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The Blackburn Buccaneer started life as a Ministry of Defense (War Dept. even) requirement for something called TSR-1. This was issued in the late 1950's. The subsequent TSR-2 requirement became the swansong of the British Aircraft Industry, but the Buccaneer escaped that ordeal. It was a twin engined, nuclear capable medium range bomber, with the capability of being launched from an aircraft carrier. It served in both the Fleet Air Arm and the Royal Air Force and was sold to South African Air Force.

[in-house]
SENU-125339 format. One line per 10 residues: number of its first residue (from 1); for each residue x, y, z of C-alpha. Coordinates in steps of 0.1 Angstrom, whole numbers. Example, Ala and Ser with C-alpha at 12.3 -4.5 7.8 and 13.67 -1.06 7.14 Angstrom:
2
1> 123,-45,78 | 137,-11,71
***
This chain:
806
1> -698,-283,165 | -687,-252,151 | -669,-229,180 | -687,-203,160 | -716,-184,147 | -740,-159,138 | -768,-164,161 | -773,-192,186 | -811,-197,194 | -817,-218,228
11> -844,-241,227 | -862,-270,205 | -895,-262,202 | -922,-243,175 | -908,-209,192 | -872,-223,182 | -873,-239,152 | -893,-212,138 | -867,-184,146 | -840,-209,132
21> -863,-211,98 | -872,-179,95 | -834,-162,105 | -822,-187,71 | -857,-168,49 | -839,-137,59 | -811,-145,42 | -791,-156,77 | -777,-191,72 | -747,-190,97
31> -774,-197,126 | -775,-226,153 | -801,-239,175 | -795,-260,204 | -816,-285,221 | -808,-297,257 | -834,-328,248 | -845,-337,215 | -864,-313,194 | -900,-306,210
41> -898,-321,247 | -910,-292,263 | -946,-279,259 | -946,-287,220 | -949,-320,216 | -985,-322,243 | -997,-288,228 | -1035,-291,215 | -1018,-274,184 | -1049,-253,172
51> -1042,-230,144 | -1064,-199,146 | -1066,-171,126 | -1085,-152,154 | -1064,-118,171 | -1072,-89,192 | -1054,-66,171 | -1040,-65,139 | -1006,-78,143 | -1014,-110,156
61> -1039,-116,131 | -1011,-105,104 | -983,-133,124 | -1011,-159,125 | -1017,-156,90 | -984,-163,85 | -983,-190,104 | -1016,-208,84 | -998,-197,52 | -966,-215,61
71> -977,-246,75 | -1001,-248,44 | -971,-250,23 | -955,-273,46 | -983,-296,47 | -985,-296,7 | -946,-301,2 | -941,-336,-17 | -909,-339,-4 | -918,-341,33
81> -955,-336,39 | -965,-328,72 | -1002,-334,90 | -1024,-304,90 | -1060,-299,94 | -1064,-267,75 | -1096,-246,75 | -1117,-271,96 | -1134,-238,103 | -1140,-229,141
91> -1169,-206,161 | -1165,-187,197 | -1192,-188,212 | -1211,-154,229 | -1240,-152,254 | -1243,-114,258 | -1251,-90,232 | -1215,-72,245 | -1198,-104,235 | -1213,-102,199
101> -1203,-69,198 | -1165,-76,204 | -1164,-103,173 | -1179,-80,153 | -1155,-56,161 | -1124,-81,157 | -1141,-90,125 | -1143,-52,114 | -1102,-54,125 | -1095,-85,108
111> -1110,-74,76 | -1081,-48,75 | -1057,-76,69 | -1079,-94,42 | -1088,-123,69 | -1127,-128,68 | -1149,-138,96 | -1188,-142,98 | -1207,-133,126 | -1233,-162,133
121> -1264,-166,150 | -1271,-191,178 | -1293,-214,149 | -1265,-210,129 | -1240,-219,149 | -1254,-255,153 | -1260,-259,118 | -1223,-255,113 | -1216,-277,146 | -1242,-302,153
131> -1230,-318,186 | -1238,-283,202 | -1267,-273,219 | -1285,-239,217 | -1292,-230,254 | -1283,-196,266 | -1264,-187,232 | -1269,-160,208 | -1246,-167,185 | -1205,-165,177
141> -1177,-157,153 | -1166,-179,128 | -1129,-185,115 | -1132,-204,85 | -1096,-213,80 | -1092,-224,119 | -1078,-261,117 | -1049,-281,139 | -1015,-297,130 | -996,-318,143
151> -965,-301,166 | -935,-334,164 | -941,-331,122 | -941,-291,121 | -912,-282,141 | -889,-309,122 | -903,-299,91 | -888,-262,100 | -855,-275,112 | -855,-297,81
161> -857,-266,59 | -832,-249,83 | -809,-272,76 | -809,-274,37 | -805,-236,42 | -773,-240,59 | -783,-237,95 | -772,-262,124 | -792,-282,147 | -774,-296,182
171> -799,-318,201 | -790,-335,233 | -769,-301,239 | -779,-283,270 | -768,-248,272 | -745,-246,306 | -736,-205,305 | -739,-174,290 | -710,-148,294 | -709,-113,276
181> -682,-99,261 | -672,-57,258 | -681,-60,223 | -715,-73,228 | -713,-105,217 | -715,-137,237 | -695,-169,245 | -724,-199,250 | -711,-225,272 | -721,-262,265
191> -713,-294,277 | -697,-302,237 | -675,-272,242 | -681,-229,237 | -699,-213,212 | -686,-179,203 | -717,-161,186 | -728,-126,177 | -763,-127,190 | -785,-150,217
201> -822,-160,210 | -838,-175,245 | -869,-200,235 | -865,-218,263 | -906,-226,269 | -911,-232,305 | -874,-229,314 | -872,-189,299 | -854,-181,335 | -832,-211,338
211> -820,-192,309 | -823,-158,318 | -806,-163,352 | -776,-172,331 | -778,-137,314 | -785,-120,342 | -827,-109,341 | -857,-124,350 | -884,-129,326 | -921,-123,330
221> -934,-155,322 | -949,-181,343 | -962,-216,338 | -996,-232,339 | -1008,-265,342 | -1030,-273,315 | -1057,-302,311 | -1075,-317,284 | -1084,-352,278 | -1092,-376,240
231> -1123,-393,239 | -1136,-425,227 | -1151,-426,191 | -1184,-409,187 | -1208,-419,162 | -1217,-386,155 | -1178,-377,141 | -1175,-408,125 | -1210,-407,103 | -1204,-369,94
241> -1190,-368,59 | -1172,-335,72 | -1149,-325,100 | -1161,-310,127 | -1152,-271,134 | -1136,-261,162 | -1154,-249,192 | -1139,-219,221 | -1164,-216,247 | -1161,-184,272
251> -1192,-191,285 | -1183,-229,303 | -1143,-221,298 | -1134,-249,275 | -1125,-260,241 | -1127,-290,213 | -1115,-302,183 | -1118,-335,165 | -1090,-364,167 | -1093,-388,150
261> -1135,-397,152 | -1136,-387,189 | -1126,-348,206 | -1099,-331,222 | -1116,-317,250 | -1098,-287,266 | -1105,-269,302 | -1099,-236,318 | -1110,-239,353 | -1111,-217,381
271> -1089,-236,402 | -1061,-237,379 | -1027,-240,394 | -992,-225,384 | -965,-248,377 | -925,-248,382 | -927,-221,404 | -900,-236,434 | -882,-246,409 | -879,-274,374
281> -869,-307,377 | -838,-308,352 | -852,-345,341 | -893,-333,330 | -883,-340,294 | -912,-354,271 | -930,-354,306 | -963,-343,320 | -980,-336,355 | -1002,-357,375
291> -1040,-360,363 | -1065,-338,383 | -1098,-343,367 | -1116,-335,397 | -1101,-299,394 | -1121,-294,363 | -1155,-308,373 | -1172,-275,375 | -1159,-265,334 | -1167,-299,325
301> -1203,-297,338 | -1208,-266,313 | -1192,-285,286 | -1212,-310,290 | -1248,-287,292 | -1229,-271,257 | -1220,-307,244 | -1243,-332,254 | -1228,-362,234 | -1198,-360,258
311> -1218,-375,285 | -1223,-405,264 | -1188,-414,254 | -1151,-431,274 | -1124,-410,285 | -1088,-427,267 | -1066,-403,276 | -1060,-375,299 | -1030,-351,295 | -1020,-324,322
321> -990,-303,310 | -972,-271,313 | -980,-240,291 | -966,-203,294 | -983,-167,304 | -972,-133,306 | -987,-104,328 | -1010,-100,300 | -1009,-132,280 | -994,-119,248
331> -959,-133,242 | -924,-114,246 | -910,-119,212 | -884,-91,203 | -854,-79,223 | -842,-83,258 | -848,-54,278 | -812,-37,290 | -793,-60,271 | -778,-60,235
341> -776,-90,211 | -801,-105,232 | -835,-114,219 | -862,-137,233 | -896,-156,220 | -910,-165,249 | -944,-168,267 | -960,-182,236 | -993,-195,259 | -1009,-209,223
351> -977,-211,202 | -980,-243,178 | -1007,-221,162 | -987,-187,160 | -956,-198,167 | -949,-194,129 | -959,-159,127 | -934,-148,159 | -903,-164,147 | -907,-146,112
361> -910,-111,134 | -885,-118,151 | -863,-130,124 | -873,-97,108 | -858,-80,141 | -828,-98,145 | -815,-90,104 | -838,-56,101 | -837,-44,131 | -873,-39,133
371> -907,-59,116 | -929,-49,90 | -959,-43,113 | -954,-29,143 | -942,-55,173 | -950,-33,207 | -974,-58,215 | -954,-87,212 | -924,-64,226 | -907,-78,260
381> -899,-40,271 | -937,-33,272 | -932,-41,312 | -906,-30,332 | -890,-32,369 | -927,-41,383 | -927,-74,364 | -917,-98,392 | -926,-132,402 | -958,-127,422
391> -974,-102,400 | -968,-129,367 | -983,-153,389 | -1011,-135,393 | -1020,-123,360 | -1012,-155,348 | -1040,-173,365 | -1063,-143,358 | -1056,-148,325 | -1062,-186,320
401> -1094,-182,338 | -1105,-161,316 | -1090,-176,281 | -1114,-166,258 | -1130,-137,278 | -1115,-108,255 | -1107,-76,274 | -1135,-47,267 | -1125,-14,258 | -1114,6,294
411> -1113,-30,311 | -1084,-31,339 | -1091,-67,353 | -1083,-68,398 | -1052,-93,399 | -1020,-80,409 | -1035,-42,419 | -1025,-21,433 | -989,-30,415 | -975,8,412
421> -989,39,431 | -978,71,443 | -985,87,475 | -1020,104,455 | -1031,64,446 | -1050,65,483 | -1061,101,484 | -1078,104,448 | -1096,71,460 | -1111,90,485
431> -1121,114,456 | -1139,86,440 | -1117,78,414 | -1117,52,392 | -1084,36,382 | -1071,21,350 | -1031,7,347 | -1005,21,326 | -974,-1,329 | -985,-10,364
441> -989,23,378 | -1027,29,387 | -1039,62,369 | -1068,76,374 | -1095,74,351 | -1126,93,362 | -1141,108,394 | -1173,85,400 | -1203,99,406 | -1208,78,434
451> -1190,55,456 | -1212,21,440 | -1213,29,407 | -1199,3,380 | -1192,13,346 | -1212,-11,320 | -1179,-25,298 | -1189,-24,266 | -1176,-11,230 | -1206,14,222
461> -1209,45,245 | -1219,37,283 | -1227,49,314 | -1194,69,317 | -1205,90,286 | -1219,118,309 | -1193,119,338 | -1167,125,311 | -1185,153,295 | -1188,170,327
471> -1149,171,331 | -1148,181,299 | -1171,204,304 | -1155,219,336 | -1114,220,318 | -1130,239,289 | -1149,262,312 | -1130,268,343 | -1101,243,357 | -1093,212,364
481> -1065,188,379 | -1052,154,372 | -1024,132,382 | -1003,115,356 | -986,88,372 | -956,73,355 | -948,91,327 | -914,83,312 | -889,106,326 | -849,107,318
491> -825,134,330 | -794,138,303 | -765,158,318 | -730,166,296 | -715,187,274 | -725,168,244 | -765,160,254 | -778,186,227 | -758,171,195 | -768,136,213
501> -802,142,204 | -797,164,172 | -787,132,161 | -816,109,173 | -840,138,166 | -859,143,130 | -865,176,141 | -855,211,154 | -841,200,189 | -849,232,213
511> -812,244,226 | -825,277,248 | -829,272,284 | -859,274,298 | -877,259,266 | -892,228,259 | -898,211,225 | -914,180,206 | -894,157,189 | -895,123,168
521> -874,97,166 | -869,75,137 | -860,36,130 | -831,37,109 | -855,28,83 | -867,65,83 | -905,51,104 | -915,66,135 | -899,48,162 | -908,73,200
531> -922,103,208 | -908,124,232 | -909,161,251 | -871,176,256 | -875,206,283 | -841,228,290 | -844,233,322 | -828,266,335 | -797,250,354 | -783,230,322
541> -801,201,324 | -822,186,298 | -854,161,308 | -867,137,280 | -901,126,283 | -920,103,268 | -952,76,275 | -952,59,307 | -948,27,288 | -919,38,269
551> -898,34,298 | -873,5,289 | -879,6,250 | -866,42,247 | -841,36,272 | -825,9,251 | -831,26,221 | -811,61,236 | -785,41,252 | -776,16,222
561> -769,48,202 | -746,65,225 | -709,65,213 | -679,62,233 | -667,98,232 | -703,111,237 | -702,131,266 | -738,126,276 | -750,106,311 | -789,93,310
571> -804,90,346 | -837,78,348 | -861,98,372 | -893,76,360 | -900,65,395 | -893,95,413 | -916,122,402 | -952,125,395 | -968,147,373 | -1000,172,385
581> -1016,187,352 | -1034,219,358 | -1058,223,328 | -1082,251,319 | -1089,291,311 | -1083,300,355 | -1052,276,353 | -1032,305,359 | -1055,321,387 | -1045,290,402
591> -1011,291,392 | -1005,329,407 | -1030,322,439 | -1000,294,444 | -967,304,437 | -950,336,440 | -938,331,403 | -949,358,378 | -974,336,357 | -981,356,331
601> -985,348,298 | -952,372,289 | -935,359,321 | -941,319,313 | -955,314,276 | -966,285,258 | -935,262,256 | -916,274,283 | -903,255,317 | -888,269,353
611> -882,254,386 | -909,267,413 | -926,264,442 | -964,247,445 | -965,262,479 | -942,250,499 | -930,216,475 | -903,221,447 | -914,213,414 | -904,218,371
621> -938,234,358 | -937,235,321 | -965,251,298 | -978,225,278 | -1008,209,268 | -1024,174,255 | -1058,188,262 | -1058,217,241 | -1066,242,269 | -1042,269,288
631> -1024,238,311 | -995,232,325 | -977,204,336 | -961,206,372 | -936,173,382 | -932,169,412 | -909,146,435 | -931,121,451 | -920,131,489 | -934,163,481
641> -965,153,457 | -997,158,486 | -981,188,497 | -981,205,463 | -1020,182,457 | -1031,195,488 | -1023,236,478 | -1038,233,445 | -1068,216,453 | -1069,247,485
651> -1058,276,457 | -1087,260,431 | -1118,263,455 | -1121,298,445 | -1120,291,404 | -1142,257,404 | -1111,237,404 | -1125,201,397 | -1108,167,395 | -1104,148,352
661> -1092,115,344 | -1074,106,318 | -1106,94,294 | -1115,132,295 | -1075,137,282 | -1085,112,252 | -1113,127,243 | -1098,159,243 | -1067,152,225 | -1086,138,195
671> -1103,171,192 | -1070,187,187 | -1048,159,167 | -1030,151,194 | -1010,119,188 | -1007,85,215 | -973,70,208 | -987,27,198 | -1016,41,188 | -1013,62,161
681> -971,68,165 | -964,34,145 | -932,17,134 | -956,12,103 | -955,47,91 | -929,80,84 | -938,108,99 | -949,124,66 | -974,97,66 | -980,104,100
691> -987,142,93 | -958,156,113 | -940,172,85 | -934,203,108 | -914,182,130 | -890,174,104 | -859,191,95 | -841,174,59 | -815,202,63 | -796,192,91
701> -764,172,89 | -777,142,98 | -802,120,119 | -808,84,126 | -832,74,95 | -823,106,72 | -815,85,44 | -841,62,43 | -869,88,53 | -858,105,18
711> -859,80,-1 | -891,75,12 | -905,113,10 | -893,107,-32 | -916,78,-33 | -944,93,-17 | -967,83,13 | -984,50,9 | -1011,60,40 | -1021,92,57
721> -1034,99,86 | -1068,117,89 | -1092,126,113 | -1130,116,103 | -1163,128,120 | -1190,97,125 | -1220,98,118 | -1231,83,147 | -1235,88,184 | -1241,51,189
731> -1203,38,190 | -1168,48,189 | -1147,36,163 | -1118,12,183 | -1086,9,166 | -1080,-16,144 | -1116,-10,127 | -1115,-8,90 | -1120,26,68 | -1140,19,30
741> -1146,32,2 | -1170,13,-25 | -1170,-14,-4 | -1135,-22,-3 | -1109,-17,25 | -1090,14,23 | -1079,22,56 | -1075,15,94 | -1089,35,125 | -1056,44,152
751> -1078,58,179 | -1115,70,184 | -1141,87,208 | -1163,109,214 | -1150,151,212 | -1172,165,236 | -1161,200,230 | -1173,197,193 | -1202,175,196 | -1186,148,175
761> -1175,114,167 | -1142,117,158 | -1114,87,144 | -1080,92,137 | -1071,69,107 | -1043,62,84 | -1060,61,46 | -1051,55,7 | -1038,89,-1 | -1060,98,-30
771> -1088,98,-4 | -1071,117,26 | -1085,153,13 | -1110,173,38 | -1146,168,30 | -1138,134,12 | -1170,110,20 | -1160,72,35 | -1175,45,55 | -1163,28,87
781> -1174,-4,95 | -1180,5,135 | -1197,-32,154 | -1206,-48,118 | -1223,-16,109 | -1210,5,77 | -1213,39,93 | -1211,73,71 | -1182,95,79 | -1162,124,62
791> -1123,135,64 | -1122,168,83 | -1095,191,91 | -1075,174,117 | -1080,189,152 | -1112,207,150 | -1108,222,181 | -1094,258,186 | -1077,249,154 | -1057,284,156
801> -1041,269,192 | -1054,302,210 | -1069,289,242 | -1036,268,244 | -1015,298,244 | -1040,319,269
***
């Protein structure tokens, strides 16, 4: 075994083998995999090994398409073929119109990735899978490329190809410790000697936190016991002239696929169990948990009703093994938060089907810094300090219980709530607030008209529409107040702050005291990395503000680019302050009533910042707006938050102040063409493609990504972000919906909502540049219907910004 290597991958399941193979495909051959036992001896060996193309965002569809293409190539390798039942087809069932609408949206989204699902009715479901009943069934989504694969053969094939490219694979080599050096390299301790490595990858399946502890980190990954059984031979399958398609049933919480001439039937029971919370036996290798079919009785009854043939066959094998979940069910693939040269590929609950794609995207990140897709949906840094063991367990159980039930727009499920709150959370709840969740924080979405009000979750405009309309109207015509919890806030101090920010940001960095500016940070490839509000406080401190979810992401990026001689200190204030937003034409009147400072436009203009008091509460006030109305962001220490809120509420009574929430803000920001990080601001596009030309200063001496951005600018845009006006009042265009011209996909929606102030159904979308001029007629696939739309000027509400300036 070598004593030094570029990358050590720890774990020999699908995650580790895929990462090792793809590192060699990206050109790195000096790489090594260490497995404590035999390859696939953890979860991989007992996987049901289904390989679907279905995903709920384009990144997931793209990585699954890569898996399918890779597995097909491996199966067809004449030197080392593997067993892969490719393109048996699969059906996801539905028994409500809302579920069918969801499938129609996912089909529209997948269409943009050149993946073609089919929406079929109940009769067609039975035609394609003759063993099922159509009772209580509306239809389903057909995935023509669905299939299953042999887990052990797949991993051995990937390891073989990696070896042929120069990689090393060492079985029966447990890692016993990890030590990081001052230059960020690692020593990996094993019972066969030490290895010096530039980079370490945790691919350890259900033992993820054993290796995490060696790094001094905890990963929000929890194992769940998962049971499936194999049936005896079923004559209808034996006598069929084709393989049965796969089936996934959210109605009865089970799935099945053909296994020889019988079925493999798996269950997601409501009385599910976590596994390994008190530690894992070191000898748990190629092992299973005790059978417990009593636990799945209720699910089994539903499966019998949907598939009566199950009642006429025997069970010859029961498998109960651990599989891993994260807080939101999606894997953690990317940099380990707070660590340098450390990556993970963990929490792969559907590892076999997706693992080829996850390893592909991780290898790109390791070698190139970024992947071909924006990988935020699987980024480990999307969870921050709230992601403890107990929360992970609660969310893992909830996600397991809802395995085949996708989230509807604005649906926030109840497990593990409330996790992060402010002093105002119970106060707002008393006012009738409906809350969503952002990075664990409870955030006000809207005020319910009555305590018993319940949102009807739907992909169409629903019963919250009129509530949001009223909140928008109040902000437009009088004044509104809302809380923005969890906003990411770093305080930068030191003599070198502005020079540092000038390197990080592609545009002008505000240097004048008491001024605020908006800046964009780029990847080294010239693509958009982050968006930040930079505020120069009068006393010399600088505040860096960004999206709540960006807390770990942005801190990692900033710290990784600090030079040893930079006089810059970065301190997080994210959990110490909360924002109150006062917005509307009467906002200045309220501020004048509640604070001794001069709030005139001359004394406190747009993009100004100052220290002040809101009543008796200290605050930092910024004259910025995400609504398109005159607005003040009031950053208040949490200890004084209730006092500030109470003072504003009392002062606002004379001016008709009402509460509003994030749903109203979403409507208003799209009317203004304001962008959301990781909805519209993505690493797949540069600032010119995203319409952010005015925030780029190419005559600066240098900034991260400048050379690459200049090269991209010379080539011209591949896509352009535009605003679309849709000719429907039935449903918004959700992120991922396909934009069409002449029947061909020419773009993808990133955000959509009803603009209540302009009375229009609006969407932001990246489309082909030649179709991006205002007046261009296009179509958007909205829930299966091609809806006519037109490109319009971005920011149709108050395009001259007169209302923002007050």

It is credited with being used to sink more shipping than all Allied aircraft sank in WWII, after Buccanners were used to sink the Torrey Canyon super tanker off the Scilly Isles, and the South African's sank a similar super tanker off their coastline.

The Buccanner finally saw active duty in the Gulf War (1990-1), just before being retired.

One very unusual feature of the aircraft was it's rotating bomb bay door, used to keep the aircraft aerodynamically clean. Later the door also housed added fuel tanks.

At a Connigsby photo shoot (1994?)

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